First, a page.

The color of a horse’s teeth gradually changes as they grow. Young horses have white milk teeth, while permanent teeth that replace them at two and a half to 5 years of age are creamy yellow. As horses get older and pass 20 years old, their teeth will become brown.
The age of a young horse can be determined by inspecting which teeth are present and which ones are lost.
When your horse passes the age of 10, its permanent teeth are all present and fully developed. So, this method is only precise at the age of 9 or 10.
Estimating by other factors
Determining the age of your horse can be tricky if they already have all sets of teeth. The best way to tell its age is to have a more in-depth examination of the shape, color, angle of growth, and other factors.
How to Help your Horse Live Longer
Here are some tips on how to prolong the lifespan of your horse and make the most out of its life.
As mentioned above, feeding your horse with healthy food is essential to prolong its lifespan. Horses need quality pasture or hay, grain, and supplement to attain adequate vitamins and minerals that its body requires. You must also provide access to continuous fresh water to keep them hydrated and avoid developing health issues.
It’s also important to calculate the right amount of food for your horse to prevent overfeeding that can lead to being overweight. Generally, a horse needs a feed that is about 1.5 to 2 percent of its body weight. So, if your horse weighs 1,000 pounds, it needs 15 to 20 pounds of feed per day. Feeding time is also significant for its overall digestive health, so it is preferable to feed it at the same time, especially for older horses.
One of the best ways to avoid degenerative musculoskeletal conditions like laminitis and arthritis is to keep your horse active through exercise and proper management. These diseases are more prevalent on older horses since their cartilage and muscle fibers are more brittle and susceptible to damage that can cause lameness. Therefore, even if your horses are now retired, try going on a trail or let them walk on a walker or any physical exercise to make them move. Another way to protect your horse from these conditions is pasture housing.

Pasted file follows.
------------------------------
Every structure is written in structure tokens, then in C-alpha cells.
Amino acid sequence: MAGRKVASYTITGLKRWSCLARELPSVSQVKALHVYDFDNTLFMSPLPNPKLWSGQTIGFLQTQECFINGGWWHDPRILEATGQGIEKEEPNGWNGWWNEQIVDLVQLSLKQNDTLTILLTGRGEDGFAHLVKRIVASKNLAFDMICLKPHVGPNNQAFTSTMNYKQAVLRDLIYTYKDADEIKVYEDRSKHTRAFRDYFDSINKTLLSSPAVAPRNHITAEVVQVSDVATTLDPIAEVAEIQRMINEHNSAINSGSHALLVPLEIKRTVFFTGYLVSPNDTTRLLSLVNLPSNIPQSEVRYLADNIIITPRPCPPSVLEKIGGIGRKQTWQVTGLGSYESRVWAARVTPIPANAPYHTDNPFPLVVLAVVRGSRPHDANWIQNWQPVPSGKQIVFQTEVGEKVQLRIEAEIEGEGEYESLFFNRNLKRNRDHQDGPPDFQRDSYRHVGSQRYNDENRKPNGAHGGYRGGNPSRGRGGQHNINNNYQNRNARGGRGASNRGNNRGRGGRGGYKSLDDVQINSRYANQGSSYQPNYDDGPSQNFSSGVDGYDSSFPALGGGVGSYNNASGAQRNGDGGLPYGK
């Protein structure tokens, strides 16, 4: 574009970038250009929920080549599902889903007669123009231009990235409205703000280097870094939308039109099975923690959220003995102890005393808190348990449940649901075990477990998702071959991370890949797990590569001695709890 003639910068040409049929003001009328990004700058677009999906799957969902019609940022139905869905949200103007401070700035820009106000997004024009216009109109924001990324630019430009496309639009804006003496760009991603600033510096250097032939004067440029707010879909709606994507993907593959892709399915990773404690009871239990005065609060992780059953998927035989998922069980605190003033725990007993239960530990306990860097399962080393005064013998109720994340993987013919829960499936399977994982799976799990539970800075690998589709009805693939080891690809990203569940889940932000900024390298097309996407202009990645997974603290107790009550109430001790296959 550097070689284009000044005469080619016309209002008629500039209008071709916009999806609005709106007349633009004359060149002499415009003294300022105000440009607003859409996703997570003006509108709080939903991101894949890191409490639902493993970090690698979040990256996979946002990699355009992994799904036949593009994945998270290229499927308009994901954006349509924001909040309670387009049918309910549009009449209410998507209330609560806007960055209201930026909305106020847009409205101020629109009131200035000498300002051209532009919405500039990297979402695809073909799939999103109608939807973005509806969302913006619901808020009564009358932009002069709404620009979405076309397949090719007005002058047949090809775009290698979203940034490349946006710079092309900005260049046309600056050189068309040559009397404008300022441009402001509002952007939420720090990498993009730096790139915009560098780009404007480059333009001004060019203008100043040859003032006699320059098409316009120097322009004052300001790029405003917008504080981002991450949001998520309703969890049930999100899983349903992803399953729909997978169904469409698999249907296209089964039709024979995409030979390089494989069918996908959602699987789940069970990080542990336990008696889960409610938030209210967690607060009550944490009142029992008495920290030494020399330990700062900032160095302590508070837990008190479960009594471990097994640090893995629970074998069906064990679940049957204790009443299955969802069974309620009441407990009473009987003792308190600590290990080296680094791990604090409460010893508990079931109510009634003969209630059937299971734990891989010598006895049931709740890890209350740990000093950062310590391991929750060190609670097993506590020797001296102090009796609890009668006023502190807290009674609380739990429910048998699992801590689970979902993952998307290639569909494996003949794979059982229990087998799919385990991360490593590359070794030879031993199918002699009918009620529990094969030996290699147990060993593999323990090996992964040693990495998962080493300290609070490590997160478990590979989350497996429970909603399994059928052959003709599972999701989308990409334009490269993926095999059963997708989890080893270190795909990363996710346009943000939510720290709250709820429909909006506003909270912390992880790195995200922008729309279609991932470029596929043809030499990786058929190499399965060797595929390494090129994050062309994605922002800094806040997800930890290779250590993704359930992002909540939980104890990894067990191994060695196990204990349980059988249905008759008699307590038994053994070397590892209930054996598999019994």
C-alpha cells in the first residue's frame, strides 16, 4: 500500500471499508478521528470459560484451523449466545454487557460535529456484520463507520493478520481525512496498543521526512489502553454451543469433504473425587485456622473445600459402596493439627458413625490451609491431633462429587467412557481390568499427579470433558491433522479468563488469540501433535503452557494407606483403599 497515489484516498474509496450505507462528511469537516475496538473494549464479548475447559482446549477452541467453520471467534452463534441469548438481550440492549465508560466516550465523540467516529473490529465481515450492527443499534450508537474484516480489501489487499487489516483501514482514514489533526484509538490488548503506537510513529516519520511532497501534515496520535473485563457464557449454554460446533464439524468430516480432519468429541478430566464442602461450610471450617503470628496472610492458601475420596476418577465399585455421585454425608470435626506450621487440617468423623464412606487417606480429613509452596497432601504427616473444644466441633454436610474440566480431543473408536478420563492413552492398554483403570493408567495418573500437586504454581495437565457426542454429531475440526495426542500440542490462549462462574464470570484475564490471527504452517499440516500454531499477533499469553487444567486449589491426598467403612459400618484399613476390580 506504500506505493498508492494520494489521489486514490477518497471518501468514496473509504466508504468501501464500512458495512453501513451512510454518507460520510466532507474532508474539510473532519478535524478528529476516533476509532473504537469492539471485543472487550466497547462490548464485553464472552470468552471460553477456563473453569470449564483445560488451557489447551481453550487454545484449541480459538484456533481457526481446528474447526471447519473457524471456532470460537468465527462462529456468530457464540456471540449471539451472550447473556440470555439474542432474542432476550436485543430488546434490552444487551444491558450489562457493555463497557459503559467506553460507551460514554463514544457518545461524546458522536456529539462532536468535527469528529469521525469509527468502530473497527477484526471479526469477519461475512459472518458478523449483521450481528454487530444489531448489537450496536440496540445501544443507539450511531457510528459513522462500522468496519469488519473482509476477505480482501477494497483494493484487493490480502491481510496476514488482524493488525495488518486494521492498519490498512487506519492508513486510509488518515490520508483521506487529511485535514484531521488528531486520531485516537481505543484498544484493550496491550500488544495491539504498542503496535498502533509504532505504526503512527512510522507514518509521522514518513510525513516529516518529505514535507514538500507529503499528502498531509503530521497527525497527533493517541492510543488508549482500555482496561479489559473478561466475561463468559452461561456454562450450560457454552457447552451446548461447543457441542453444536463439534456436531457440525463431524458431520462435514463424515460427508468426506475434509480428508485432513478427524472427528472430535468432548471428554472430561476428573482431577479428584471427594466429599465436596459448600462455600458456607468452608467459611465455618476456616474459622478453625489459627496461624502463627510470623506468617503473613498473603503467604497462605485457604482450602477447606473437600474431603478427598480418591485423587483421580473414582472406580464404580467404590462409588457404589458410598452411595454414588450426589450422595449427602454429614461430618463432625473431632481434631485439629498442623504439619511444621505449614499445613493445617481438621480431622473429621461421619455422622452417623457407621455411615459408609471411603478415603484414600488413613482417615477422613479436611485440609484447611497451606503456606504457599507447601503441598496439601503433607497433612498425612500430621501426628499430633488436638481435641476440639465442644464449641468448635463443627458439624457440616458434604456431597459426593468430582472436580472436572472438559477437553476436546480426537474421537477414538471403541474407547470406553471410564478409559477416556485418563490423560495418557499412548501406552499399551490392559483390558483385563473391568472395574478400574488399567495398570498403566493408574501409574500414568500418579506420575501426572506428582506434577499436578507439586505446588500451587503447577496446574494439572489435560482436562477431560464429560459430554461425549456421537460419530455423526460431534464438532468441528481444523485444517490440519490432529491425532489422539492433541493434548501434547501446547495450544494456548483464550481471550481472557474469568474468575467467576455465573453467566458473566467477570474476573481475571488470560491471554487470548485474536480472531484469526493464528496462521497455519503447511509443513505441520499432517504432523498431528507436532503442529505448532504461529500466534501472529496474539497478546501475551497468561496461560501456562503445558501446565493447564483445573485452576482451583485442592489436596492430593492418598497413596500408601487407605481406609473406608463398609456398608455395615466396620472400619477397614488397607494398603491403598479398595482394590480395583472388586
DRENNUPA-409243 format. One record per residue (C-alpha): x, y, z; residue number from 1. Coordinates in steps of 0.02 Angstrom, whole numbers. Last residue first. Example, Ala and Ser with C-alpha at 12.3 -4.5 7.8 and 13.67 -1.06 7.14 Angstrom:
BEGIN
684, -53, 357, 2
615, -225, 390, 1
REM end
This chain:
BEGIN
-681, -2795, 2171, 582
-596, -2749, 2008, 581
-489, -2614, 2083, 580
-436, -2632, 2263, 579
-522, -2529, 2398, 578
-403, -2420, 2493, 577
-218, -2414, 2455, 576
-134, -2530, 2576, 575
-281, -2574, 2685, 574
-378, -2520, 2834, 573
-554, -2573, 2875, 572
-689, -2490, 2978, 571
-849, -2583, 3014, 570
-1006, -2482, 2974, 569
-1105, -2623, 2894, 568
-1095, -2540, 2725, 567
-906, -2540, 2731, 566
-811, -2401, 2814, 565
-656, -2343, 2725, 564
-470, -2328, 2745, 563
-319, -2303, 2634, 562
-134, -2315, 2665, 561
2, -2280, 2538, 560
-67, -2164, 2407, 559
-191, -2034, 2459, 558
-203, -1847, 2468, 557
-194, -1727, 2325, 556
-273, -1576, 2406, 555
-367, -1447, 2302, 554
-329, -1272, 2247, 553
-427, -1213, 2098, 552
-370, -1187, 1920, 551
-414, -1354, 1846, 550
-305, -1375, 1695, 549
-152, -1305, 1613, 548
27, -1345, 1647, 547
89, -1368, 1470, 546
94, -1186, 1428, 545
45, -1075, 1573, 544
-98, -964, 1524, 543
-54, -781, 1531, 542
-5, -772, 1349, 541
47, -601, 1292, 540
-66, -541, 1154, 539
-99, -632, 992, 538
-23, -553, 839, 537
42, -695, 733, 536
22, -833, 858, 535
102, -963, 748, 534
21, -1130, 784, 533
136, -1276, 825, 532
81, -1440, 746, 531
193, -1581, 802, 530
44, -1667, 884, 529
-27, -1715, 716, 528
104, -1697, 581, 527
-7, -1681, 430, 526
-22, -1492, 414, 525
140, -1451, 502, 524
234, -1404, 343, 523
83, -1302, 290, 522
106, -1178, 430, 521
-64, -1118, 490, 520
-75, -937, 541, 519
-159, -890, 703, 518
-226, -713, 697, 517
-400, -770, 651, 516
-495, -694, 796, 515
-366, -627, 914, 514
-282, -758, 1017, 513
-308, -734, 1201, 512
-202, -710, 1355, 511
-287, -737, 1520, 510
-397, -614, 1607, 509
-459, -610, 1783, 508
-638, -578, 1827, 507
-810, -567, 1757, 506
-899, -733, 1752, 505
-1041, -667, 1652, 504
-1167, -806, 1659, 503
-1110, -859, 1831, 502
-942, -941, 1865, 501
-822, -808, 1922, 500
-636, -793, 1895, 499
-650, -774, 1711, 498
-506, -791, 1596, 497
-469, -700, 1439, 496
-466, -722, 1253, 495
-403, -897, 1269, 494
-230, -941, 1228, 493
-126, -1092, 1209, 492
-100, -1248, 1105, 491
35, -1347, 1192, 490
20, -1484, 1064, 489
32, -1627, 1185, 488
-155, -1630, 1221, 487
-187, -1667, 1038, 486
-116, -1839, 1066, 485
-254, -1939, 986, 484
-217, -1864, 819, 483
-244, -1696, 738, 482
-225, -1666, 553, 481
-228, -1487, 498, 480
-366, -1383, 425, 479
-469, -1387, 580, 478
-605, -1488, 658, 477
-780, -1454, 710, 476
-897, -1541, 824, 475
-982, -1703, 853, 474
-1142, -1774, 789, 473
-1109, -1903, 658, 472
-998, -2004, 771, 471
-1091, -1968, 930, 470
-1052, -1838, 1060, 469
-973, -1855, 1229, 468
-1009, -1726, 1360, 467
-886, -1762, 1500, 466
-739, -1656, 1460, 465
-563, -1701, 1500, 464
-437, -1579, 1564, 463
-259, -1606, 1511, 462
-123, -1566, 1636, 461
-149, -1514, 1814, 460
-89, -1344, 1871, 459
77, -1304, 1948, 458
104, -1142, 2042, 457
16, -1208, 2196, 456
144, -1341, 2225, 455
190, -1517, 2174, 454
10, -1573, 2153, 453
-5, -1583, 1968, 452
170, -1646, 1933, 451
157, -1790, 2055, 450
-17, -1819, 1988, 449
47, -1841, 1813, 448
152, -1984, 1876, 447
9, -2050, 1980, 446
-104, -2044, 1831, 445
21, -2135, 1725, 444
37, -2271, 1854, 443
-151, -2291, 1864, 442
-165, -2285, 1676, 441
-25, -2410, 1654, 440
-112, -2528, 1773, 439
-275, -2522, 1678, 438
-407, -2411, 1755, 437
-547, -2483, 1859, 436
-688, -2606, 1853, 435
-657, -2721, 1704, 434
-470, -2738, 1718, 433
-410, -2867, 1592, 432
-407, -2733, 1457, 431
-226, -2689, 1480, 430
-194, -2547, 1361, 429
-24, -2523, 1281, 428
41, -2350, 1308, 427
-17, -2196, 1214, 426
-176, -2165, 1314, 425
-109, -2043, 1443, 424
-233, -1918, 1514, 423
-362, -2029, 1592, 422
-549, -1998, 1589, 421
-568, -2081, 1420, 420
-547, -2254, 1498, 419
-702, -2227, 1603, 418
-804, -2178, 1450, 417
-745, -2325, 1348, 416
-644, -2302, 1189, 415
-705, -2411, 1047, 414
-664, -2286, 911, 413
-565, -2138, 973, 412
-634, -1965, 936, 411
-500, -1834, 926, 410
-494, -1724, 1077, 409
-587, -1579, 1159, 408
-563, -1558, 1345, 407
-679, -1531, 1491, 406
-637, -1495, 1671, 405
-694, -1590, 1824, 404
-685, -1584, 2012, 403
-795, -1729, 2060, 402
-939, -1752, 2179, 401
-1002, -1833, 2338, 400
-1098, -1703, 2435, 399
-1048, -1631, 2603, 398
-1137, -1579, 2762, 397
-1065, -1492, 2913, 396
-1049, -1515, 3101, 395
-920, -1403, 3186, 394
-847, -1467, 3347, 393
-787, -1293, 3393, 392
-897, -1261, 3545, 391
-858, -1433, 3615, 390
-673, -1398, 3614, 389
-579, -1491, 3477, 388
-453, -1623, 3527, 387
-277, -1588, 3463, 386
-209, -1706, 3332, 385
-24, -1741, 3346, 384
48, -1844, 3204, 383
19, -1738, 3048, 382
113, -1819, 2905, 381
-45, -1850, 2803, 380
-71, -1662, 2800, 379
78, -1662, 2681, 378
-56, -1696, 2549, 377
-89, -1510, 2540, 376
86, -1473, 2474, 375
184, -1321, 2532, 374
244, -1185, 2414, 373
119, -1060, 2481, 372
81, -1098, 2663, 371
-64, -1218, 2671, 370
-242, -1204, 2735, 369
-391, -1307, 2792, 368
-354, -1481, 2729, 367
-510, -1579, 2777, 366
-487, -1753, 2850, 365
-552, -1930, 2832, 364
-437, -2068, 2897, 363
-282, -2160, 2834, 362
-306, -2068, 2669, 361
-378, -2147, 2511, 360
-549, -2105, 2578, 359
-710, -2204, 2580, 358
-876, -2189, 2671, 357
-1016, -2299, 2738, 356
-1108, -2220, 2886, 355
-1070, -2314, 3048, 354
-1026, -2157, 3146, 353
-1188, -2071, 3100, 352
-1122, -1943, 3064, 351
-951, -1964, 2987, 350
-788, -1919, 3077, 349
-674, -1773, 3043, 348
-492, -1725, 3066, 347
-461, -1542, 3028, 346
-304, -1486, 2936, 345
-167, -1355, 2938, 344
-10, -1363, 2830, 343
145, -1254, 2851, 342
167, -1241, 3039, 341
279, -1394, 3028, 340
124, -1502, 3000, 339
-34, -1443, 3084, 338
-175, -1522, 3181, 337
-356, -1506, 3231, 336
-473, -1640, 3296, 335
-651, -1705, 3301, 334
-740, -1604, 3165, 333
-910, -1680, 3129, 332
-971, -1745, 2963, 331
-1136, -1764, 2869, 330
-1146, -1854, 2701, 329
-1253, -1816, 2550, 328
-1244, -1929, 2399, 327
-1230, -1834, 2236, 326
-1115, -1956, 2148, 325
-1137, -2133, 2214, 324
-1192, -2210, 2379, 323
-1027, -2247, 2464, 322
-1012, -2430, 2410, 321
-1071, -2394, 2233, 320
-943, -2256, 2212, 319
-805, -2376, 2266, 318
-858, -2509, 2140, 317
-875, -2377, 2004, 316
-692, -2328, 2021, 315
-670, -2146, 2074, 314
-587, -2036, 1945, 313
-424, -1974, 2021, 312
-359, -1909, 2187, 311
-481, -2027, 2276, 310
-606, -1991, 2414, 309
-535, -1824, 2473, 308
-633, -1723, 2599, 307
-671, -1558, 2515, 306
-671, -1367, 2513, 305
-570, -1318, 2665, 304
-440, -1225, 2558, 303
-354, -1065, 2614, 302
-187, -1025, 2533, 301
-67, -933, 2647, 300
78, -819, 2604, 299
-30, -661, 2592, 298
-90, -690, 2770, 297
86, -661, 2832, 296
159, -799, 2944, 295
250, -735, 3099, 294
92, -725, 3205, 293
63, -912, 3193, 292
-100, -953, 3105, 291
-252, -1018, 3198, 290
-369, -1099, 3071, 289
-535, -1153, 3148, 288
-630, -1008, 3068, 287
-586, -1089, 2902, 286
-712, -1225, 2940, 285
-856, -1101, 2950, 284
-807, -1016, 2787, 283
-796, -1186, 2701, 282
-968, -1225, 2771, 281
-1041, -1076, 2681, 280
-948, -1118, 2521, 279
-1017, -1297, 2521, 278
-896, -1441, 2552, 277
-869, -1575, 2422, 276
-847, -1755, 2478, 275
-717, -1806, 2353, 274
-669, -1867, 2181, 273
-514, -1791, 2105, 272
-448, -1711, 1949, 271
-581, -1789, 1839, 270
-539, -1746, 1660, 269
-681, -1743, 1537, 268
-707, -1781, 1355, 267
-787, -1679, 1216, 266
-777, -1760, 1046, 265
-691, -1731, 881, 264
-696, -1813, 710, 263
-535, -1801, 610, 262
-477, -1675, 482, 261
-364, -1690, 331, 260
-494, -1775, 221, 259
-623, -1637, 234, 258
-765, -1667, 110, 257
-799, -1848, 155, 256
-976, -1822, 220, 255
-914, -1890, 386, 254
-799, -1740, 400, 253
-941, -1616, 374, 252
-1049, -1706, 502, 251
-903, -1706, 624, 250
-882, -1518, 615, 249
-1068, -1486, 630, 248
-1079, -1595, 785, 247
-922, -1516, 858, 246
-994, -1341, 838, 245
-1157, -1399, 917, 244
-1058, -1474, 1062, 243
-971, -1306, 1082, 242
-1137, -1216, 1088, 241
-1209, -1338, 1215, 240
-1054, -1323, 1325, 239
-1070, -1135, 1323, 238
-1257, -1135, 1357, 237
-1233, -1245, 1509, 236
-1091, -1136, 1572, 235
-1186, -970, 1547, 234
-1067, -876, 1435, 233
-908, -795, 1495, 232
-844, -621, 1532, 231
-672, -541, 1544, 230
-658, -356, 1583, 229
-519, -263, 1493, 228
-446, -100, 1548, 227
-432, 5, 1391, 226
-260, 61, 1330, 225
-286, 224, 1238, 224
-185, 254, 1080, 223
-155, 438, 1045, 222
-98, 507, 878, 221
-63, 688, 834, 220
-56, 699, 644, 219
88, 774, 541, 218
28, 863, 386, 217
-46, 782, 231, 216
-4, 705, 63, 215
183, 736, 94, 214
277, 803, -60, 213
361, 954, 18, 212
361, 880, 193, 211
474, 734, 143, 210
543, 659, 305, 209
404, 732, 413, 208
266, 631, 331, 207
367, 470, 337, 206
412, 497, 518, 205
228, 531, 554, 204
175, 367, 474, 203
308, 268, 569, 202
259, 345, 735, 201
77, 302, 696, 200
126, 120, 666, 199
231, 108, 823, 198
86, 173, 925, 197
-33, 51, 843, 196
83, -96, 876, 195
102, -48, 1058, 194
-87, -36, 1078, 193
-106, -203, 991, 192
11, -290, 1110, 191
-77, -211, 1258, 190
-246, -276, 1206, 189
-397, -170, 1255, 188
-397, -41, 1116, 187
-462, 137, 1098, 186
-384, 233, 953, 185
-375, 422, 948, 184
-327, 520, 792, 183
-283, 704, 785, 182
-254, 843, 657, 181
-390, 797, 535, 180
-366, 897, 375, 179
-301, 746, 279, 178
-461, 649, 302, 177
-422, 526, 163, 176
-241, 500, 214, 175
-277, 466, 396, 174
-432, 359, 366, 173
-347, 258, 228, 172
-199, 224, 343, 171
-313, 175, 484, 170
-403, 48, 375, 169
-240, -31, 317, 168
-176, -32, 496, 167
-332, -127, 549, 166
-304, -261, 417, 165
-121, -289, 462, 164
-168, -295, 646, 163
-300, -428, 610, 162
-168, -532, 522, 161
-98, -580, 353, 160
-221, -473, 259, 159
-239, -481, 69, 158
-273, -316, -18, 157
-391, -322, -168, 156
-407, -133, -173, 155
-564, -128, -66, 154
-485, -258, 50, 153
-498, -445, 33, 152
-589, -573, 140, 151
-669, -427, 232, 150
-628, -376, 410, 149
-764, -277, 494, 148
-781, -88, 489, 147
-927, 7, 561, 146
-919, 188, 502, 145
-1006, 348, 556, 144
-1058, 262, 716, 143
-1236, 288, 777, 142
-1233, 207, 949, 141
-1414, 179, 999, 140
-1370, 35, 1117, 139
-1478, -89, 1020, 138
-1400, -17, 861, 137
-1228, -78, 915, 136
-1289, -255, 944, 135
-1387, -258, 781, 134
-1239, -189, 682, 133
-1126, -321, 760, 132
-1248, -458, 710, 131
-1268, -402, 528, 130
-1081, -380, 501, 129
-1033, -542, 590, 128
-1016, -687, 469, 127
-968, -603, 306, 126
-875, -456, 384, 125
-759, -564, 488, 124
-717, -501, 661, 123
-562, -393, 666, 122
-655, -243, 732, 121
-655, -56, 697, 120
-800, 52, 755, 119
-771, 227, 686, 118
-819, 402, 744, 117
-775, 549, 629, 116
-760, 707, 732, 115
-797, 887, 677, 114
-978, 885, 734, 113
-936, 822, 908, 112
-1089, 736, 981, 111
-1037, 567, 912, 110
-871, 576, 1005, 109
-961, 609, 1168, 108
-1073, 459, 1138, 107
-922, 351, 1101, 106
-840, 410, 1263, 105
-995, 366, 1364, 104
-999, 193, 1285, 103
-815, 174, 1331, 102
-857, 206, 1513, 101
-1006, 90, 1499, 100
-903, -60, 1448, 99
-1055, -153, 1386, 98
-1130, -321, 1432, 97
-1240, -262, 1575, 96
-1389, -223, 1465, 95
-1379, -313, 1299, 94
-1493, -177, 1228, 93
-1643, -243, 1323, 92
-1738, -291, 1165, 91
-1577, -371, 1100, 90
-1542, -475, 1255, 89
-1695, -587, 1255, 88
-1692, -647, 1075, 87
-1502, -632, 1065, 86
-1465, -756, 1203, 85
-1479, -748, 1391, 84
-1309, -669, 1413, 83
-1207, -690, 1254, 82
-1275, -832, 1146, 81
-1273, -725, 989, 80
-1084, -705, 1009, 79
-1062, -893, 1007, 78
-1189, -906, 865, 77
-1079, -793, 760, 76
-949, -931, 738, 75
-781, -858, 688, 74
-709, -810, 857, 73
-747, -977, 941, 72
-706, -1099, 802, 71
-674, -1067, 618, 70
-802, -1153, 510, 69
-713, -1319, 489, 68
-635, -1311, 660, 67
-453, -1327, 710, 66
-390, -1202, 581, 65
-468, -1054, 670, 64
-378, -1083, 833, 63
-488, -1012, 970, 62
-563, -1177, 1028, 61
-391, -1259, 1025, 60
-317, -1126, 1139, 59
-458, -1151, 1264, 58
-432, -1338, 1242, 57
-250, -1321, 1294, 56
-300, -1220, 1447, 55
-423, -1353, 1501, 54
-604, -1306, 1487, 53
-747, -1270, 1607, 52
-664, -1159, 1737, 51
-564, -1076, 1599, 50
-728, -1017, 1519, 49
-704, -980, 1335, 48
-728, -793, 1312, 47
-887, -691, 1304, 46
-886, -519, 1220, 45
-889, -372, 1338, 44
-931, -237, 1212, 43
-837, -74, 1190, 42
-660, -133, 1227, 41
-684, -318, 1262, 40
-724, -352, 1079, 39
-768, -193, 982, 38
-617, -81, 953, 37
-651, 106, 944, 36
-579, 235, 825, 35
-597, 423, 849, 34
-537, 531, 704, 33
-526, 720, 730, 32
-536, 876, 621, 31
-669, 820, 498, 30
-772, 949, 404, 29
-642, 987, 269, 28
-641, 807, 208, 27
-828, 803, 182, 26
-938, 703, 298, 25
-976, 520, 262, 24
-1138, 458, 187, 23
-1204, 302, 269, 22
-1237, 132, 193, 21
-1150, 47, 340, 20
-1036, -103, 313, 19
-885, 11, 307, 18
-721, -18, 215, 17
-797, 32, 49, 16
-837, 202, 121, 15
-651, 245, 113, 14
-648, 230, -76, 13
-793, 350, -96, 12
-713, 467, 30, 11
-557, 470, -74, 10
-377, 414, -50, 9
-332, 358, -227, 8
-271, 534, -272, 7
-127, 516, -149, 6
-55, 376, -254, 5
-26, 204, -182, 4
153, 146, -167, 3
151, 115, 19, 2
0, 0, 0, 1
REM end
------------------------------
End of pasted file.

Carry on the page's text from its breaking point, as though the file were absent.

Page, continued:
Enough Rest Time
It is one of the most significant parts of your horse’s day, but it must be balanced with fitness. The rest time depends on the workload, age, and condition of your horse. Overworking can cause mental tiredness, soreness, stiffness, and overuse injuries, so relaxation is essential for better health.
Proper Dental Care
Horses also require regular dental check-ups. Domesticated horses that are fed in a stable will probably miss the natural filing down of teeth that happen if a horse grazes on a pasture. So, they need to have their teeth floated once a year to get it filing down and to remove sharp edges at the corners of their teeth.
As a horse grows older, they may start to lose their teeth, which will cause trouble in chewing and breaking down of food. So, more dental care is required.
The hooves of a horse carry its full weight, and poor management of this vital body part can lead to a gradual decline in its health. That is why regular hoof care is essential and frequent examination is necessary, most notably for unshod horses.
As you have probably noticed, the principles that apply for human longevity are also applicable to horses. They all need a healthy diet, exercise, and regular medical check-ups. Local veterinarians can also provide comprehensive information regarding horse management. They can examine your pet when it’s sick and record its health history to give the best recommendations. It’s best to consult them before making big decisions.
So that’s how long horses live and how to prolong their lifespan. We hope that this article is helpful to you. If you would apply all the tips mentioned above and regularly consult your veterinarian, your horses can live longer. And who knows? It might be the next Old Billy in the history of equines.